He immediately became a martyr hero, praised for his concern for the health of his crew but also widely acclaimed for his part in spreading British enlightenment and influence to other parts of the world. Review by Jean Brent Feb 2016
The Curmudgeonly Archaeologist
by Alec Morley
- 28th Jan 2016
This talk by LTVAS member Alec Morley covered the life and times of OGS Crawford, the first Archaeology Officer of the Ordnance Survey and a pioneer in the use of aerial photography. Although the presentation covered many of the facts already attributed to him in the various books written by him and about him, it also introduced a number of new unpublished aspects relating to his ancestry, education, military exploits, career and personal life that help put a more human face on the man who had been described by others as being somewhat curmudgeonly.
He was indeed a complex man with many faces but had showed much bravery during his time serving in WWI and a determination in his career that overcame many obstacles that were put in his way by the powers that be.
The speaker concluded that Crawford may not have deserved his curmudgeonly label and that he should perhaps be described as a man ahead of his time. He had opened up much debate in archaeological circles, was a forward thinker and his single minded approach to goals had help create an archaeological legacy that still lasts to this day.
Review by A.G. Morley Feb 2016
by Professor Chris Woolgar
WELLINGTON and the DESPATCH from WATERLOO - 11th Jan 2016
Romsey has several monuments within the Abbey complex that commemorate the Battle of Waterloo, we were reminded of this in a recent talk by Professor Chris Woolgar of Southampton University when he detailed the Duke of Wellington`s despatch immediately after Napoleon`s defeat at the battle of Waterloo, 1815.
In the days before instant on line communication the “despatch” was the official report written personally to the Secretary of State for War by the commander on the field. It could be called upon by Parliament and was therefore a carefully considered factual account supported by evidence.
Professor Woolgar's research on the original document revealed that Wellington wrote it at 4.a.m. on 19th June following the battle on the previous day. As was usual, each of the four double sheets was folded in half with the dispatch written on the right and later additions on the left.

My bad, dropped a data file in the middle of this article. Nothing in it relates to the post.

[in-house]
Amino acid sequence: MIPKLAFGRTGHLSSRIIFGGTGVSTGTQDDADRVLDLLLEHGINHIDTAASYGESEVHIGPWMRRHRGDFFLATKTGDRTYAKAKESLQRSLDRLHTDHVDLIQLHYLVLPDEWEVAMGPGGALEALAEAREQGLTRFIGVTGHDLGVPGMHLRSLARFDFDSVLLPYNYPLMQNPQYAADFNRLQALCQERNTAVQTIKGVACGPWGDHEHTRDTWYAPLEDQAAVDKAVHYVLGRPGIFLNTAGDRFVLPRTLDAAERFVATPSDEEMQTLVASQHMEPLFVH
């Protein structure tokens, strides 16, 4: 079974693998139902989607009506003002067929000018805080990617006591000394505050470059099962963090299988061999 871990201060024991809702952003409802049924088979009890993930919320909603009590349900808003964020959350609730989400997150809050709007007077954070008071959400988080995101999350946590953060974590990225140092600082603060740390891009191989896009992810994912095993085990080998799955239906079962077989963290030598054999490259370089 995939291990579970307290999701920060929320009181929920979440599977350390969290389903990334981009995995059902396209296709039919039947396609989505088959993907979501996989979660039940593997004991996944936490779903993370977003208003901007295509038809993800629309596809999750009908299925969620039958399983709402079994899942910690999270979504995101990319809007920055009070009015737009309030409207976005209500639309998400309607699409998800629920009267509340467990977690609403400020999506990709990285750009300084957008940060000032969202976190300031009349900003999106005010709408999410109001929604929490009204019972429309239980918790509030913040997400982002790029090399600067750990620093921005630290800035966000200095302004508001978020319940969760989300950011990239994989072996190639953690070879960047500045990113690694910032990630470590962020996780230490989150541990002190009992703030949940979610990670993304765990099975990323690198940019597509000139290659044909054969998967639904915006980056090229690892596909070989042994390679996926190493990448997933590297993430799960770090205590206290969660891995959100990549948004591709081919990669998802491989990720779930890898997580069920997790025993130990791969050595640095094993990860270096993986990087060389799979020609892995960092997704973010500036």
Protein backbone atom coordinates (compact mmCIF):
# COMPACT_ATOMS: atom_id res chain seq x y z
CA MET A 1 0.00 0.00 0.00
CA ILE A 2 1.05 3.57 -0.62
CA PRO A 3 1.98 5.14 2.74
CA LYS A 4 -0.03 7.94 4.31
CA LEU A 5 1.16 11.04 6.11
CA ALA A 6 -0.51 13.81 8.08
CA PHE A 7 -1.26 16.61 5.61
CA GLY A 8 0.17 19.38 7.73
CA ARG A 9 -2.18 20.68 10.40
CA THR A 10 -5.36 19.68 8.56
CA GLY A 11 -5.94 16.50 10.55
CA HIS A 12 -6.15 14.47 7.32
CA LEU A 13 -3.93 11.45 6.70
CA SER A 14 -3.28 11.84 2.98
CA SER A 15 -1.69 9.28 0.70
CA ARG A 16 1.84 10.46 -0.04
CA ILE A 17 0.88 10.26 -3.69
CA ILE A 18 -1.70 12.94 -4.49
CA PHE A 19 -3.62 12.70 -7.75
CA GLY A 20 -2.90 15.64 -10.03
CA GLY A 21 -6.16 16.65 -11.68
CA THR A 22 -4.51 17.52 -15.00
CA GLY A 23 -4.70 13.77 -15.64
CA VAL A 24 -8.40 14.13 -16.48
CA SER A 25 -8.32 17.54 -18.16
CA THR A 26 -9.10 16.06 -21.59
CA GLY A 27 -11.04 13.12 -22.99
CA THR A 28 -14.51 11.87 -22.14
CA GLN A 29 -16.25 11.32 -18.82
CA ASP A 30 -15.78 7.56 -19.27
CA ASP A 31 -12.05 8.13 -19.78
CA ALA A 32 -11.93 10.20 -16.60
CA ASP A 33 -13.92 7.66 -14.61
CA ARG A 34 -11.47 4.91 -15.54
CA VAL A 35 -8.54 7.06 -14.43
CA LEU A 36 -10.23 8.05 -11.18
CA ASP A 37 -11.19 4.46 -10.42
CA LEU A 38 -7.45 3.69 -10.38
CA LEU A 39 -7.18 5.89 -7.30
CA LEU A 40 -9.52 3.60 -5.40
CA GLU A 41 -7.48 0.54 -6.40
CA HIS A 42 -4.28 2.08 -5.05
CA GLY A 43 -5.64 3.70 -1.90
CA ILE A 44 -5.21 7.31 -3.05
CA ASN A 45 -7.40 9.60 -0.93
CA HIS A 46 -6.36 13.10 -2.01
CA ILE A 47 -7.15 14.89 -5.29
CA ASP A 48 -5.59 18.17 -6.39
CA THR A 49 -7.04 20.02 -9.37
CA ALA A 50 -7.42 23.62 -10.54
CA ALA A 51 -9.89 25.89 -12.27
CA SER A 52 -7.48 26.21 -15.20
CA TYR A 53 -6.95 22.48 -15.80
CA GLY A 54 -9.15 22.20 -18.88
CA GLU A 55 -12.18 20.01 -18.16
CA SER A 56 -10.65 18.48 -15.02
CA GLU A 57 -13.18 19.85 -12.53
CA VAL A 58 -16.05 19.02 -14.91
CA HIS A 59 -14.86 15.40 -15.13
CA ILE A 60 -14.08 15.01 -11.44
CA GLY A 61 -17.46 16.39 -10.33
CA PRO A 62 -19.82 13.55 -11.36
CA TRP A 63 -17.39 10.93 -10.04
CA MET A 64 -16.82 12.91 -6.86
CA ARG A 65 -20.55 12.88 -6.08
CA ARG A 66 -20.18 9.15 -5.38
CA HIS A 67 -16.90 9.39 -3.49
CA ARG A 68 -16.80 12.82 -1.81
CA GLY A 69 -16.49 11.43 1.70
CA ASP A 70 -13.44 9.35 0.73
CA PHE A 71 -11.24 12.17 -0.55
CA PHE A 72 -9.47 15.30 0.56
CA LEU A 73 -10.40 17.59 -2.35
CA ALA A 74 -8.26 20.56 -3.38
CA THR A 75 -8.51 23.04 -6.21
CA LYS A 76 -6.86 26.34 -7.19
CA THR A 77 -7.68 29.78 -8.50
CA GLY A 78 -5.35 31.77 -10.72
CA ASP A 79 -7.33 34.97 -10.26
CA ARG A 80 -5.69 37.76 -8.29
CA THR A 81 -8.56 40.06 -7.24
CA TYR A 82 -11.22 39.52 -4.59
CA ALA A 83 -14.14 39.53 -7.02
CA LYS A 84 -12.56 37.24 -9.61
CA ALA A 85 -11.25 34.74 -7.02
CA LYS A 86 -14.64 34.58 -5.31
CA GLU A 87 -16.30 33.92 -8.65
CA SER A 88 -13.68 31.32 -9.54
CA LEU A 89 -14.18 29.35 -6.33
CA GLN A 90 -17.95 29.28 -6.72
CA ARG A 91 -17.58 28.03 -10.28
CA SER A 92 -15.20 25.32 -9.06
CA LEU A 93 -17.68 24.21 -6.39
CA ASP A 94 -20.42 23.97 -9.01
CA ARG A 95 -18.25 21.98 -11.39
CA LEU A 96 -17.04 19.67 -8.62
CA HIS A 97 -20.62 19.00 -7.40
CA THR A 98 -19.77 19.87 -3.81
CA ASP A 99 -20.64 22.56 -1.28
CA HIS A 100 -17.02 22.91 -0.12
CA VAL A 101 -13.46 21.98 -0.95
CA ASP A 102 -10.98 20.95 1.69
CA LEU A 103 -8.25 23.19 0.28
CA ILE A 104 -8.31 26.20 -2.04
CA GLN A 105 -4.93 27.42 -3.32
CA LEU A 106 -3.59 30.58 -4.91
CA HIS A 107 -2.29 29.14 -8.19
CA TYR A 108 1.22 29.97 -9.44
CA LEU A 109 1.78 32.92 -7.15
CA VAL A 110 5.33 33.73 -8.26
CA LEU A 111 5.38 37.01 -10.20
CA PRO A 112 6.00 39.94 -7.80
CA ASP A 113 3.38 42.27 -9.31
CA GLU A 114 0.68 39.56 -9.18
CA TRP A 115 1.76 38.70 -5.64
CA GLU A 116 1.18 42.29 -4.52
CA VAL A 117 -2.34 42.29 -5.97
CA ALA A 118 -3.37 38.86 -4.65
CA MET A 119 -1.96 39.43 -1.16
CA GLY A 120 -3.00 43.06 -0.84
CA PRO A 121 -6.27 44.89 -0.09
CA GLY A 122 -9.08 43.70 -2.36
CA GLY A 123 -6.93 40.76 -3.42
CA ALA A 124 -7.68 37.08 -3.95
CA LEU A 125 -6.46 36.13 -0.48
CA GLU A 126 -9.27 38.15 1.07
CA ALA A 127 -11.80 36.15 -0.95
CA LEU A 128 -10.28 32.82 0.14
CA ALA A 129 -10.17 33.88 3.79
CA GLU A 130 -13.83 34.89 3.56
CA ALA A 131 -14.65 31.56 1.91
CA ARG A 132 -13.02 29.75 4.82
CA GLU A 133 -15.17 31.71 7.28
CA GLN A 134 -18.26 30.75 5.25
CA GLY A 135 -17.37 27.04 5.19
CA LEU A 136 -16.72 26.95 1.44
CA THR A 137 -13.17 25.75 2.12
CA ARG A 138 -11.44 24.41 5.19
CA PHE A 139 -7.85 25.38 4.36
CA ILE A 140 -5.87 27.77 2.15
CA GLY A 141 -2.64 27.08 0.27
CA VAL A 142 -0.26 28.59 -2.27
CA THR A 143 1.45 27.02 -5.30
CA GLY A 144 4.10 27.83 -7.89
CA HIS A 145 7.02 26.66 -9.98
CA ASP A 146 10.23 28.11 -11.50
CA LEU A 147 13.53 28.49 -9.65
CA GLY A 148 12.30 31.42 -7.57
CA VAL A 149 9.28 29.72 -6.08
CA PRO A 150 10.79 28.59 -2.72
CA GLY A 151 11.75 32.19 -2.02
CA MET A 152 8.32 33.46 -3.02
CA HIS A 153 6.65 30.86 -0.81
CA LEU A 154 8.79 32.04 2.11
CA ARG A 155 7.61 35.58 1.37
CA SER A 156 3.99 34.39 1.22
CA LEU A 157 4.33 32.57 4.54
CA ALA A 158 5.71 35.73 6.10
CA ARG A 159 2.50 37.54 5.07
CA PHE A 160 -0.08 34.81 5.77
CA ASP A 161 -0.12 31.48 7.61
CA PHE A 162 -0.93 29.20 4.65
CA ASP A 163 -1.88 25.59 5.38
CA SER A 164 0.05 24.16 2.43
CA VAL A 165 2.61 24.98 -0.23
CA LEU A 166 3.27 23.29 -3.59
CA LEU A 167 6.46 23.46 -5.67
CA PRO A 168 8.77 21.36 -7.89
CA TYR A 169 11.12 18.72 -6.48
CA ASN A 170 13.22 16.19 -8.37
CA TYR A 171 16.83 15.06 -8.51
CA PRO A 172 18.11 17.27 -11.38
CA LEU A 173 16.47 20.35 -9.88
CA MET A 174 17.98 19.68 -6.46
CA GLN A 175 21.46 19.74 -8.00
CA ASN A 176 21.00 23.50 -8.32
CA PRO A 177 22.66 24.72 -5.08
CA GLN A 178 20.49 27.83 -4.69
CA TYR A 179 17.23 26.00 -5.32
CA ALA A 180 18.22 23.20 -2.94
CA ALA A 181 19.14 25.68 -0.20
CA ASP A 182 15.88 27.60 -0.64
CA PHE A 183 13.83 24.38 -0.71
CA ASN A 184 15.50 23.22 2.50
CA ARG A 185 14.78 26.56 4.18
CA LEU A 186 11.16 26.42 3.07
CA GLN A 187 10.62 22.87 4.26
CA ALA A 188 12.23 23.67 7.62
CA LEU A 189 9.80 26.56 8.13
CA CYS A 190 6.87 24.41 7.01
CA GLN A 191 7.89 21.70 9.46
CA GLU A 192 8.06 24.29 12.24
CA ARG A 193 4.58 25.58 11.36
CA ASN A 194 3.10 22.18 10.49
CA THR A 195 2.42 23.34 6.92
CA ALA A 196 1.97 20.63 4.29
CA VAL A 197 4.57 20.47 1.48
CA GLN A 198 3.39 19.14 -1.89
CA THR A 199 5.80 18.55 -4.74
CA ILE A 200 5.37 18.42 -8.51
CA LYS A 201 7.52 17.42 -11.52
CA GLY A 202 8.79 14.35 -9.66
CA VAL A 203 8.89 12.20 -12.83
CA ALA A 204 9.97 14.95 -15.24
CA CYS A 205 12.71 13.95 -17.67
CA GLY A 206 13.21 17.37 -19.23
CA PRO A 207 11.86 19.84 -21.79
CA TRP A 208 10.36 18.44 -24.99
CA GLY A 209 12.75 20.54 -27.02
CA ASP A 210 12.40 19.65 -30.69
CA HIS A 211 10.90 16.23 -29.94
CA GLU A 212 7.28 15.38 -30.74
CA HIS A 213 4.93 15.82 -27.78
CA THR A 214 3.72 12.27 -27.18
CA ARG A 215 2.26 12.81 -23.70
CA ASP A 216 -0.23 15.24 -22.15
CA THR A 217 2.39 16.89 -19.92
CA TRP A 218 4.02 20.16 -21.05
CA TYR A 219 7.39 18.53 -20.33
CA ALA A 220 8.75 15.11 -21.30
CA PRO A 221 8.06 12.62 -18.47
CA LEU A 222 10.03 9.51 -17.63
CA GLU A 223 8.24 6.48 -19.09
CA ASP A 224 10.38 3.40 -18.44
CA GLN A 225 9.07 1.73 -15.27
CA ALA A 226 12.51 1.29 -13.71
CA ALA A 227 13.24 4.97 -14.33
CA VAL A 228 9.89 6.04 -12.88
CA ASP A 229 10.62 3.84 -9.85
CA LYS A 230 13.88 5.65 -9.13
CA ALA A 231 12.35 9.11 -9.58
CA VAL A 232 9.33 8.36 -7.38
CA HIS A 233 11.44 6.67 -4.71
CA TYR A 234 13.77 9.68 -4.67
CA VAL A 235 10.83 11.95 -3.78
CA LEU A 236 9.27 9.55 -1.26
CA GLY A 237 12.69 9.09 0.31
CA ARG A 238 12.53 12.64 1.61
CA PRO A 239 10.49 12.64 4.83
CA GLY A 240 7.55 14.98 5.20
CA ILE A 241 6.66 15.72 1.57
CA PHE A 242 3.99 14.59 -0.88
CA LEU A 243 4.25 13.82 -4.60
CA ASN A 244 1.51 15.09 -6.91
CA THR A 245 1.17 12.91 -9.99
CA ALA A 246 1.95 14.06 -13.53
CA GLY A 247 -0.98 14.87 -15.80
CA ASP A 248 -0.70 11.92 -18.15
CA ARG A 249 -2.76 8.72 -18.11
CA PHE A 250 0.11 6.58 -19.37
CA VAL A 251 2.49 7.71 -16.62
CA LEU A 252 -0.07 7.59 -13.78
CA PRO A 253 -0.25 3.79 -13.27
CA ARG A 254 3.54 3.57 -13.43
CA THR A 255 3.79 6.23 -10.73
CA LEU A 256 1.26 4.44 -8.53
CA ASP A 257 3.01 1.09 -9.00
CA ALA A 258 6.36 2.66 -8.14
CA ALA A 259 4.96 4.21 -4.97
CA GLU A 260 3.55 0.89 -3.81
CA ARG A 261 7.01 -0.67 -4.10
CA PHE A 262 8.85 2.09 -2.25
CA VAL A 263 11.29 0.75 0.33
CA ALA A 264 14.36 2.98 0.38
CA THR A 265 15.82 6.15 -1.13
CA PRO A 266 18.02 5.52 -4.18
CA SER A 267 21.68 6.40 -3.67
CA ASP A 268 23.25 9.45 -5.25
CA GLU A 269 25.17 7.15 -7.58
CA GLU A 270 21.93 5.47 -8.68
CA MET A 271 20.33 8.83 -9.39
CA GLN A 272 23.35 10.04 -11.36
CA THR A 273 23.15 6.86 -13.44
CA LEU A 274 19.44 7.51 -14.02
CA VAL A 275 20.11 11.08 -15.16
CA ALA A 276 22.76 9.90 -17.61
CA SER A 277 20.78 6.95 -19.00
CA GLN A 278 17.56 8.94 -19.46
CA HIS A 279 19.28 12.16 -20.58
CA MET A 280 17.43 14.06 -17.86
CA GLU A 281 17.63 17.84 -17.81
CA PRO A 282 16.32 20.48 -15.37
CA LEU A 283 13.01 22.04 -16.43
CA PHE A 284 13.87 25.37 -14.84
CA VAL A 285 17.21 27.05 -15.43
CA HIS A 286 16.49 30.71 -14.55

The Duke points out the strategic importance of the battle, narrates the action naming individuals and regiments, mentions officers killed and wounded and gives tribute to parts of the army and particular staff. As this is a diplomatic public document he is also careful to acknowledge allied countries with a particular mention of Marshall Blucher of Prussia.
On the same day courier took the despatch from Ostend to London; as the boat became becalmed the final part of the journey had to be completed by rowing boat.
On the 22nd June it became available to the public when it was printed in the London Gazette.
Review by Jean Brent Jan 2016
LTVAS AGM 2015 - 3rd Dec 2015
Chairman Phoebe Merrick reported that it had been a lively year: Membership now stands at 338,The twice weekly workshops and the public events of talks, walks and slide shows had all been well attended.
Ongoing work includes the cataloguing of pictures of Romsey and district, a detailed photographic survey of Romsey abbey and the three-year Anglo-Saxon project.
The Society had received a generous bequest of £10,000 from Jane Finnermore, a long-standing member who died recently.
Running a large and active Society involves individuals in time consuming work. To ensure continuing success Phoebe asked for volunteers to form small groups to help with correspondence, editing, programme planning and the work of the treasurer.
The meeting ended with an expression of thanks from the floor and was followed by a talk on the 'Streets of Romsey'.
Review by Jean Brent Dec 2015
Words from Beyond the Grave
by Colin Moretti
In a recent talk on Wills, given by Colin Moretti at Romsey Town Hall, he said that wills originated in the Roman Empire and can be found in Britain dating back to the ninth century; one of the earliest is that of Alfred the Great.
They were drawn up not only for the disposal after death of property and goods, but as atonement for wrongdoing to assist in a speedy progress through purgatory to heaven.
Most wills were made by the wealthy, but examples are found from all strata of society; records show that William Stone, a labourer of Romsey, made a will in 1848.
Wills are a great source of information not only on family relationships but also on land and property ownership, economic values and local customs and practices.
Until 1858 wills were proved in ecclesiastical courts, but are now a civil matter. Everyone has the right to access and read wills, with the exception of those made by royalty.
Many copies of local Romsey wills are stored by the Society in the Town Hall; more can be found in the Winchester Record Office and in the The National Archives at Kew.
STREETS of ROMSEY
by Phoebe Merrick
3rd Dec 2015
Phoebe Merrick, Chairman of the Society, recently gave members an interesting presentation on the history of Romsey streets.
It was explained how the first of the town`s walkways was probably along the gravel ridge now named Middlebridge Street which would have given access to the iron smelting works of the Roman and Anglo- Saxon periods near present day Newton Lane.
Other early streets were Banning or Bannock street which extended to the Southampton area and Eny which ran alongside the present Three Tuns public house towards the bridge at Wade. Both these routes were discouraged with the expansion of Broadlands Park after the dissolution of the monastery in the sixteenth century.
Roads to the north and east developed as it became more necessary to have links with the Hundred of King`s Somborne and the mother church of Winchester - The route to Winchester probably went over Woodley and then on to Merdon.
Cherville Street is an interesting early town development which appears to have been carefully planned in the thirteenth century when it belonged to the manor of Rockbourne. Review by Jean Brent Jan 2016